Here’s How You Can Take Action and Make The World a Better Place

September 18, 2014


This post is part of a series in which Influencers and members discuss how to drive change that matters. Read all the posts here and write your own; include the hashtag #2030NOW in the body of your post to join the global social good conversation happening this week.

Procrastination leads to an exhausting feeling of guilt. There’s something you know you should be doing, but for some reason – be it conformity or laziness – you stay away from it. Whether you’re delaying homework for lack of time, avoiding a big project because your boss imposed it on you or not tackling a challenge for fear you’ll fail, the feeling is there. And it’s not going anywhere. The ultimate form of procrastination, I believe, is not dealing with the fact that you’re responsible for making the world a better place.

There are countless inspirational quotes about changing the world. There’s Mandela’s “it always seems impossible until it’s done,” and Mother Teresa’s “if you can’t feed a hundred people, then feed just one.“ I recently ran into a simpler one: “Unless someone like you cares a whole awful lot, nothing is going to get better. It’s not.” It’s unsophisticated, yet clear. Interestingly enough, its author – Dr. Seuss – was not on a mission to save the planet. He merely wanted to empower kids to take action.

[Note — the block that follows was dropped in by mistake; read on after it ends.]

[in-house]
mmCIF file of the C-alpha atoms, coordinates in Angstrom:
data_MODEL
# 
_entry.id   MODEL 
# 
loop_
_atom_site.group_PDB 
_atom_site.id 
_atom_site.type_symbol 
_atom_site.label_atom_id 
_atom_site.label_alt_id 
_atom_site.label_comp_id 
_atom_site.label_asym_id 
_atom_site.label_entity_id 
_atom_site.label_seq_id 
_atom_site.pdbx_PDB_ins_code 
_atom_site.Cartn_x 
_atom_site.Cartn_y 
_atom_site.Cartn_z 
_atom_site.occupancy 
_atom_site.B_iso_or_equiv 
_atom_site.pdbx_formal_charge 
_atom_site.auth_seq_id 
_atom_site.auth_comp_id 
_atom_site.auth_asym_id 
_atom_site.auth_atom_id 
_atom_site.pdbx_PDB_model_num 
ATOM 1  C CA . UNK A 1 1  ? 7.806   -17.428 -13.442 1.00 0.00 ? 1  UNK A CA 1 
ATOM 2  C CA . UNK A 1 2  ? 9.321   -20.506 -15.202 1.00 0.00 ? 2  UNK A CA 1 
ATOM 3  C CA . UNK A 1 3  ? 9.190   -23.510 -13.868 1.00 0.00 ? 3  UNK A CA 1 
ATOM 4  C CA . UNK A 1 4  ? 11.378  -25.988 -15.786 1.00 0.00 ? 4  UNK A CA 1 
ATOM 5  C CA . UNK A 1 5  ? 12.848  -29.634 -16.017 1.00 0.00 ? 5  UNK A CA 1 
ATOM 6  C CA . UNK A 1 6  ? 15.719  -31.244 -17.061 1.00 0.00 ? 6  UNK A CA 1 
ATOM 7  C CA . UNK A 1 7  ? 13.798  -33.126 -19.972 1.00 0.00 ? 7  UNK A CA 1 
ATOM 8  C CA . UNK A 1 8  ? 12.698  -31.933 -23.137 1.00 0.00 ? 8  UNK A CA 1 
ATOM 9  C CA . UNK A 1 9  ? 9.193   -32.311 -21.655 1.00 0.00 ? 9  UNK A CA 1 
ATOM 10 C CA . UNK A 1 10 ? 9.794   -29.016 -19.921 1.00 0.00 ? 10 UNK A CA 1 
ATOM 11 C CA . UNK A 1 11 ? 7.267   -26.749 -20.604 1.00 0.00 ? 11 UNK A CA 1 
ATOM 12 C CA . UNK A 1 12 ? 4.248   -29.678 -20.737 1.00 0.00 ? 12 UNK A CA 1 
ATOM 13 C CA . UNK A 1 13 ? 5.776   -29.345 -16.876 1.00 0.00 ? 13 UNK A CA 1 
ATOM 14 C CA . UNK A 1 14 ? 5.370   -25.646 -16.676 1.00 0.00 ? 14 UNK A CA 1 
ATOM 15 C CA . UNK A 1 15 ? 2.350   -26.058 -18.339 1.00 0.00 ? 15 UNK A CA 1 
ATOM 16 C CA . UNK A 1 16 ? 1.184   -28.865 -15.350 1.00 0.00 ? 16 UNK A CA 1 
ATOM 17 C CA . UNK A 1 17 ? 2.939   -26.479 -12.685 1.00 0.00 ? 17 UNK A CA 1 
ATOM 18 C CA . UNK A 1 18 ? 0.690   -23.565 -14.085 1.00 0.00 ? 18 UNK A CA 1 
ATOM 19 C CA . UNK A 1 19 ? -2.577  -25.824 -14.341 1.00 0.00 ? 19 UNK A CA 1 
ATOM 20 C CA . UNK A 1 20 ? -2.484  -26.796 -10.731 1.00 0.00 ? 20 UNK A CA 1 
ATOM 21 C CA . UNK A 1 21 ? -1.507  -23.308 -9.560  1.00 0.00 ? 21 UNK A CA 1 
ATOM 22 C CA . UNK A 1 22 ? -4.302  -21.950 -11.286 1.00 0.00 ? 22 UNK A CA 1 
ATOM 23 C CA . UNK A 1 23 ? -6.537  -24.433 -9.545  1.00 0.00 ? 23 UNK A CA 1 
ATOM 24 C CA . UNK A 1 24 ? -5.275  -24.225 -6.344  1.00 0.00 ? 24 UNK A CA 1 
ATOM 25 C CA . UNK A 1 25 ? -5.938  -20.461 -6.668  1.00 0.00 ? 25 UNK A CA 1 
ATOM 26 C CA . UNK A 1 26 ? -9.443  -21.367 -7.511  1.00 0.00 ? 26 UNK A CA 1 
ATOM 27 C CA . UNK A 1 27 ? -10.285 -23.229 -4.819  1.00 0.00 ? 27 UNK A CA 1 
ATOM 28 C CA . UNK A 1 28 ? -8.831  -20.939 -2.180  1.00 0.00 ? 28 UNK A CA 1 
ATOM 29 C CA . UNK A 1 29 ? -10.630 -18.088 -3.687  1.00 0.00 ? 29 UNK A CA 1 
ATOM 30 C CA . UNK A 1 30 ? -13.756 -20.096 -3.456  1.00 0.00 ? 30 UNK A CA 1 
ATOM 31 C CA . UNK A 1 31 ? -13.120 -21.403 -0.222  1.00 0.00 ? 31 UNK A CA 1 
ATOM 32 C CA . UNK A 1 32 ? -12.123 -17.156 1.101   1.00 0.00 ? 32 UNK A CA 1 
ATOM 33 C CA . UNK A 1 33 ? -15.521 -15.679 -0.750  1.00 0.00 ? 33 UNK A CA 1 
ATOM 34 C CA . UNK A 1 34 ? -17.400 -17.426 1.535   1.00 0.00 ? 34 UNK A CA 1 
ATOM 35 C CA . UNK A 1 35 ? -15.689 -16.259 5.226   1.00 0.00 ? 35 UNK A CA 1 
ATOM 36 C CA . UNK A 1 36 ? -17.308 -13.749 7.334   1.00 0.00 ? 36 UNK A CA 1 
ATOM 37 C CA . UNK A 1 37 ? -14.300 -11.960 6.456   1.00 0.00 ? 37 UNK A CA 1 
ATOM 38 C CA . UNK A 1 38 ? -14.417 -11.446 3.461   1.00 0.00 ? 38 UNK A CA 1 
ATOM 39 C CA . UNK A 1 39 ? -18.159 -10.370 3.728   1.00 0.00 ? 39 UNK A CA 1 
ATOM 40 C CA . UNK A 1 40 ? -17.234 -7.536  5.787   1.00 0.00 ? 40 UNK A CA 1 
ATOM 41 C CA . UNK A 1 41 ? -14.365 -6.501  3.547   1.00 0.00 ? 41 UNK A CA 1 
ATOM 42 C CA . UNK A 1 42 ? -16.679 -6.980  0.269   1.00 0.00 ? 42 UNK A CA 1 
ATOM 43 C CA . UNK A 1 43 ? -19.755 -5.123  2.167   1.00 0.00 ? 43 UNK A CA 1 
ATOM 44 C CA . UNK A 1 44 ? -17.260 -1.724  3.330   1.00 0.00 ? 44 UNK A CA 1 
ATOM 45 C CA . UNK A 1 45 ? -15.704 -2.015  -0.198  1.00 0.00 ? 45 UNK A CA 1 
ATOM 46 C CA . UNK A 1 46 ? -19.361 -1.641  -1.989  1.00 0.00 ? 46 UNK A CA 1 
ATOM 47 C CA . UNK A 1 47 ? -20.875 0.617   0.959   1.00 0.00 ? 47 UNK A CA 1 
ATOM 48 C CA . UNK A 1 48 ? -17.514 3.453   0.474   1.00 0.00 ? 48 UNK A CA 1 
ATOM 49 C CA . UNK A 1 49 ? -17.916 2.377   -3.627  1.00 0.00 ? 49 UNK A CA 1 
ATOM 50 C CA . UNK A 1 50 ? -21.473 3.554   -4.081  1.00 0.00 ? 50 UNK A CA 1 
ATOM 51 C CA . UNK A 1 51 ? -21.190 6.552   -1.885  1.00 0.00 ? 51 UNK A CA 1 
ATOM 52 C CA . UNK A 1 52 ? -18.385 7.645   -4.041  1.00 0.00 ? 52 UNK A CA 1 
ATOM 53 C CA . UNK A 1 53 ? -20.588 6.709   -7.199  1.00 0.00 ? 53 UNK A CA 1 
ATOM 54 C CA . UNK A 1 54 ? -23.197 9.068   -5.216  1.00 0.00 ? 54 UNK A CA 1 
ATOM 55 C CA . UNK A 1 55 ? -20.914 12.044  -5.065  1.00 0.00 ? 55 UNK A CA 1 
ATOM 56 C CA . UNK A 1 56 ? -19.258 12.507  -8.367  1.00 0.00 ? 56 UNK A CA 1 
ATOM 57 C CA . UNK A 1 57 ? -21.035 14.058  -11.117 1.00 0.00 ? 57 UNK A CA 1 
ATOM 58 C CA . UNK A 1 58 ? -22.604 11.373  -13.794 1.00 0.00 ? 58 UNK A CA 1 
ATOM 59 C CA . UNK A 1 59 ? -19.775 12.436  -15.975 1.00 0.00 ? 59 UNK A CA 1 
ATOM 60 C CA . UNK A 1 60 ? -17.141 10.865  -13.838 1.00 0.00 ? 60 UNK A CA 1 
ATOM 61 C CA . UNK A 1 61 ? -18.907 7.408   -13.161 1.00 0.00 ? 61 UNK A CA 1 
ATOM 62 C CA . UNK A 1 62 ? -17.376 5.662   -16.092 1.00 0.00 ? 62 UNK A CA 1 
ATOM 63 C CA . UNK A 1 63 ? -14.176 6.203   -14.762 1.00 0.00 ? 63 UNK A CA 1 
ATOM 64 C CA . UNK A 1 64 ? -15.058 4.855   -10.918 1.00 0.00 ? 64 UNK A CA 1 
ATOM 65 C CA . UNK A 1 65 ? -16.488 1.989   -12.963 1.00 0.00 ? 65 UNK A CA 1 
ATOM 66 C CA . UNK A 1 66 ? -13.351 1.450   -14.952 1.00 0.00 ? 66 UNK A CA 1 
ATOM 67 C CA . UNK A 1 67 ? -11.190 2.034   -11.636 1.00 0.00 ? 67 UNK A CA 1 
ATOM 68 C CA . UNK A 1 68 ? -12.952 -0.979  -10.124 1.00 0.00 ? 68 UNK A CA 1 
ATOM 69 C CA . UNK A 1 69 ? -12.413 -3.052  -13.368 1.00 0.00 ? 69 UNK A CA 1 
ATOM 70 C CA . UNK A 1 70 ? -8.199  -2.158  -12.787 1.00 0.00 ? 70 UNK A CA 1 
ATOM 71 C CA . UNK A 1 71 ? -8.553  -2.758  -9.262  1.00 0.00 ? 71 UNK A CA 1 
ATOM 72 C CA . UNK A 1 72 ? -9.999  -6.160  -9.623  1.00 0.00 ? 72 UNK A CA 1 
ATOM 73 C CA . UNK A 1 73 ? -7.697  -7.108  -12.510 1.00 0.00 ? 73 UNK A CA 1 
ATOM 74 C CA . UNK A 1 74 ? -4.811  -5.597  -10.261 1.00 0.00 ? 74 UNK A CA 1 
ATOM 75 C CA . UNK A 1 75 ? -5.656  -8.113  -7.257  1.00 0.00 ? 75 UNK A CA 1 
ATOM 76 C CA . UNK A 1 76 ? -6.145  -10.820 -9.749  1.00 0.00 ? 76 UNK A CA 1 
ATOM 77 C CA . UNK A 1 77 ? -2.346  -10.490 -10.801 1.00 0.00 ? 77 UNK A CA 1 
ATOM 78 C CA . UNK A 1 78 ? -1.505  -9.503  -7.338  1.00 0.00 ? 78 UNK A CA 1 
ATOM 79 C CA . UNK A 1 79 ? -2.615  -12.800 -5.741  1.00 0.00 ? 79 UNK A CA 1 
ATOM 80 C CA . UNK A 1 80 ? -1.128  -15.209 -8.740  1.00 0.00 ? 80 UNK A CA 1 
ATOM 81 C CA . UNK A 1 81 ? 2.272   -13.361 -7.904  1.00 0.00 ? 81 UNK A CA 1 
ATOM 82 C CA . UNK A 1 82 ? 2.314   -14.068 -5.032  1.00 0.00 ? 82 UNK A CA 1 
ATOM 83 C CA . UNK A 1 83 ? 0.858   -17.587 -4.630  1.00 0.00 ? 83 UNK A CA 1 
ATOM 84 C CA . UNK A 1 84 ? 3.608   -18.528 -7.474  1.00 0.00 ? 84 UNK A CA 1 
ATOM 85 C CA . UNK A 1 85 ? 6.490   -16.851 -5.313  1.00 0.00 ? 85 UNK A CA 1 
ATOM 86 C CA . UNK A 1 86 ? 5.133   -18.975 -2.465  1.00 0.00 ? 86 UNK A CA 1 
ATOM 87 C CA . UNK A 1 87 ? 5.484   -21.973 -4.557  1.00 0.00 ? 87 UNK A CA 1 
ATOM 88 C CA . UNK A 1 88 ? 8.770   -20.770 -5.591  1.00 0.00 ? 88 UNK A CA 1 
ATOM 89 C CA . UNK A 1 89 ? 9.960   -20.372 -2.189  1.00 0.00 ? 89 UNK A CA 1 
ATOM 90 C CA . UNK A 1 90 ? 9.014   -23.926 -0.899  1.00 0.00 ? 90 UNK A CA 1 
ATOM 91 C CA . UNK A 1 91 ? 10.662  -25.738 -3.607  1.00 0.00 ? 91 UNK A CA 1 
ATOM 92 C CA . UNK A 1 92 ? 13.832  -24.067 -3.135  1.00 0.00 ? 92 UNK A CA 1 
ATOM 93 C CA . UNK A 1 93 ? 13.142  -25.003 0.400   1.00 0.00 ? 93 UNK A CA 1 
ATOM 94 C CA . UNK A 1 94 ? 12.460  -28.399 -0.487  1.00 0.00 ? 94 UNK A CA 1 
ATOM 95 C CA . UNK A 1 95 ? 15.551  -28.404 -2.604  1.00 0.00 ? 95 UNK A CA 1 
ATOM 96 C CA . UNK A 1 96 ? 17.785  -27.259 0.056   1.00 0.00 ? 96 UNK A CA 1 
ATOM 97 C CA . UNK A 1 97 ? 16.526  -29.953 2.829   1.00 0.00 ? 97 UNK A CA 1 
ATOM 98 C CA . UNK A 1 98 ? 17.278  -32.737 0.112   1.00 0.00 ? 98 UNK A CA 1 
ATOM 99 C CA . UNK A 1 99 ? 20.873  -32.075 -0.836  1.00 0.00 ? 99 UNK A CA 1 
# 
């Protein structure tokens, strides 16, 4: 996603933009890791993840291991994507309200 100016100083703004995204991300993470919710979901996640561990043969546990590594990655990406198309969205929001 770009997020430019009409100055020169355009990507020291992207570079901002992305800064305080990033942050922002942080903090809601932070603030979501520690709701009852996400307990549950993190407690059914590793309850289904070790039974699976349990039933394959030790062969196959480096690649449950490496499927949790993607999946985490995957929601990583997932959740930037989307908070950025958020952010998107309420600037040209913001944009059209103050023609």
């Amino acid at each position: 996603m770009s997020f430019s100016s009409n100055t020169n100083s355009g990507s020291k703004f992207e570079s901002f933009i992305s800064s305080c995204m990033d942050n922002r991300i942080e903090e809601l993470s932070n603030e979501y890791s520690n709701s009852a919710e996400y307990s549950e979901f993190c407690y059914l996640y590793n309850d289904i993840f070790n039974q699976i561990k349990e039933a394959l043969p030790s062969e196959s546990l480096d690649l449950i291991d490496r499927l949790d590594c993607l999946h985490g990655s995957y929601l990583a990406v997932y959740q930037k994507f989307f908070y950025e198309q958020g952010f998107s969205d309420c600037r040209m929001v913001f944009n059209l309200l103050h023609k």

But the Dr. Seuss line may be a fitting slogan for the massive social impact conferences about to kick off — UN Climate Summit, Mashable's Social Good event, the Clinton Global Initiative and more — which argues that the ideas with the biggest impact often come from small groups of people following a mission with passion. Why hope for others with more power, money, time or expertise to do something for you, when you have the ability to make your own difference in the world?


Disrupt the World, One Person at a Time

It’s an approach that has long guided some of the best-known figures in philanthropy.



When Jim Yong Kim, was a few months into his first year at medical school, he felt disconnected from the problems of the real world. His friend, Paul Farmer, had told him about his experience in Haiti and the need for quality health care, so Kim decided to travel there with him. They both witnessed how hard – and expensive – it was for the local community to treat infectious diseases like tuberculosis. They soon realized the system needed to change. With help from others, they trained community members to treat patients in their homes, rather than having to send them to hospitals abroad or wait for medication that often took too long to arrive.